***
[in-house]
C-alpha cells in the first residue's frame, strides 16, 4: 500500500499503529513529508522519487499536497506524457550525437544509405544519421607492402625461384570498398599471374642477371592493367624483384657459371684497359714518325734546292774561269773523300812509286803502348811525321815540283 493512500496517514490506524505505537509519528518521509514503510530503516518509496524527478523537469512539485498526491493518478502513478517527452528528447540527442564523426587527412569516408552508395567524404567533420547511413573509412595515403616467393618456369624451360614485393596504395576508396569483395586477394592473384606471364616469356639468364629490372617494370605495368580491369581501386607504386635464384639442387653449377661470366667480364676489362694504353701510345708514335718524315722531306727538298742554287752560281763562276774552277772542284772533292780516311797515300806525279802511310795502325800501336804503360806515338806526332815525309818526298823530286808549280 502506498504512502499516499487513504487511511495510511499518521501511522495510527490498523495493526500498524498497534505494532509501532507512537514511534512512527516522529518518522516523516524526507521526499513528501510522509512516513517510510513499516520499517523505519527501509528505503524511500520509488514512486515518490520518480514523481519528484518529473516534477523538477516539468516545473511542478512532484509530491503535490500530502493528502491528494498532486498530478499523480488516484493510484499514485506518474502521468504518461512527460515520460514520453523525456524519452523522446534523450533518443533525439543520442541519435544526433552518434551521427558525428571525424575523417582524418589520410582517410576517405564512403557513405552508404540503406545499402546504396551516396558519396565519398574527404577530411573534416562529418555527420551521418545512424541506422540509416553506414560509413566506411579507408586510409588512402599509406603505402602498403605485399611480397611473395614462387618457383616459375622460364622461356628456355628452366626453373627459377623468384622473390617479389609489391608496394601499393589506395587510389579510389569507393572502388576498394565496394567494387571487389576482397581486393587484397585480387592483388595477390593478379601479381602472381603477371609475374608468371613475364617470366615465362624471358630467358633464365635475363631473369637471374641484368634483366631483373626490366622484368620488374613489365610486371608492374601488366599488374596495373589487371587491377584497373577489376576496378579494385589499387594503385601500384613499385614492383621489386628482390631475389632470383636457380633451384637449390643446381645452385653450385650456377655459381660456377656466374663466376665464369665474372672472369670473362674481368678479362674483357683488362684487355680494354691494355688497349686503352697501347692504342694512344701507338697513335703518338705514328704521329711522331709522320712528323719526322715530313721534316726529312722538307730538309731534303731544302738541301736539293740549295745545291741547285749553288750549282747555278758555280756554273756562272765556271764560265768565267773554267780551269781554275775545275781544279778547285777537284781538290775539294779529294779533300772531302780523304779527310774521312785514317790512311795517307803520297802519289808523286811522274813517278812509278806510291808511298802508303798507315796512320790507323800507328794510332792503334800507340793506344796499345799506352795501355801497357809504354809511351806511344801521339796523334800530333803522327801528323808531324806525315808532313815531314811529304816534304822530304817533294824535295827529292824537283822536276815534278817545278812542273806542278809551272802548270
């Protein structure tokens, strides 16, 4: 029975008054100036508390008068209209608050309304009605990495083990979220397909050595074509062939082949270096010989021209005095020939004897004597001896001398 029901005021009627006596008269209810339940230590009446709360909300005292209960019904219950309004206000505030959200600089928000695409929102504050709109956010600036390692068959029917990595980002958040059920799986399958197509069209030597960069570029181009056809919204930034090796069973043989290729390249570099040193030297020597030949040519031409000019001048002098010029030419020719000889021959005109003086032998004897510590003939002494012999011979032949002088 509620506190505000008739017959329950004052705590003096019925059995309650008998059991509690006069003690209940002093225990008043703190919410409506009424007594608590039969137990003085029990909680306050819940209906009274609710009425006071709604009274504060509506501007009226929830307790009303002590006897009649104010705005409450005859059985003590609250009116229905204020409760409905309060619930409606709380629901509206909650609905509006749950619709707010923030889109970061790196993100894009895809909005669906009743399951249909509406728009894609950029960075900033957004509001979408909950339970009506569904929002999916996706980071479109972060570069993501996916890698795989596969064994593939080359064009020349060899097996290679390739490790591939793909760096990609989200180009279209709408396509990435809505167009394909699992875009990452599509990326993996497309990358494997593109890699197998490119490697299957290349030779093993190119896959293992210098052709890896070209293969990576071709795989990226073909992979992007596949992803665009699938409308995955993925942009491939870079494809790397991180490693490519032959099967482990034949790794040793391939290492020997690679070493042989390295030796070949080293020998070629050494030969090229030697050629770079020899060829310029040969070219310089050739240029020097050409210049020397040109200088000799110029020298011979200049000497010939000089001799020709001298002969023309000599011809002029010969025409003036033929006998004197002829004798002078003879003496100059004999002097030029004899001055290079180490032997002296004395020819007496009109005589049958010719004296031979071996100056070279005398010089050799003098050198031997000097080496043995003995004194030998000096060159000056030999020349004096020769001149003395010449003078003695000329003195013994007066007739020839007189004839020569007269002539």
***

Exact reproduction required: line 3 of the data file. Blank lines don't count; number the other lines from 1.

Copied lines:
């Protein structure tokens, strides 16, 4: 029975008054100036508390008068209209608050309304009605990495083990979220397909050595074509062939082949270096010989021209005095020939004897004597001896001398 029901005021009627006596008269209810339940230590009446709360909300005292209960019904219950309004206000505030959200600089928000695409929102504050709109956010600036390692068959029917990595980002958040059920799986399958197509069209030597960069570029181009056809919204930034090796069973043989290729390249570099040193030297020597030949040519031409000019001048002098010029030419020719000889021959005109003086032998004897510590003939002494012999011979032949002088 509620506190505000008739017959329950004052705590003096019925059995309650008998059991509690006069003690209940002093225990008043703190919410409506009424007594608590039969137990003085029990909680306050819940209906009274609710009425006071709604009274504060509506501007009226929830307790009303002590006897009649104010705005409450005859059985003590609250009116229905204020409760409905309060619930409606709380629901509206909650609905509006749950619709707010923030889109970061790196993100894009895809909005669906009743399951249909509406728009894609950029960075900033957004509001979408909950339970009506569904929002999916996706980071479109972060570069993501996916890698795989596969064994593939080359064009020349060899097996290679390739490790591939793909760096990609989200180009279209709408396509990435809505167009394909699992875009990452599509990326993996497309990358494997593109890699197998490119490697299957290349030779093993190119896959293992210098052709890896070209293969990576071709795989990226073909992979992007596949992803665009699938409308995955993925942009491939870079494809790397991180490693490519032959099967482990034949790794040793391939290492020997690679070493042989390295030796070949080293020998070629050494030969090229030697050629770079020899060829310029040969070219310089050739240029020097050409210049020397040109200088000799110029020298011979200049000497010939000089001799020709001298002969023309000599011809002029010969025409003036033929006998004197002829004798002078003879003496100059004999002097030029004899001055290079180490032997002296004395020819007496009109005589049958010719004296031979071996100056070279005398010089050799003098050198031997000097080496043995003995004194030998000096060159000056030999020349004096020769001149003395010449003078003695000329003195013994007066007739020839007189004839020569007269002539």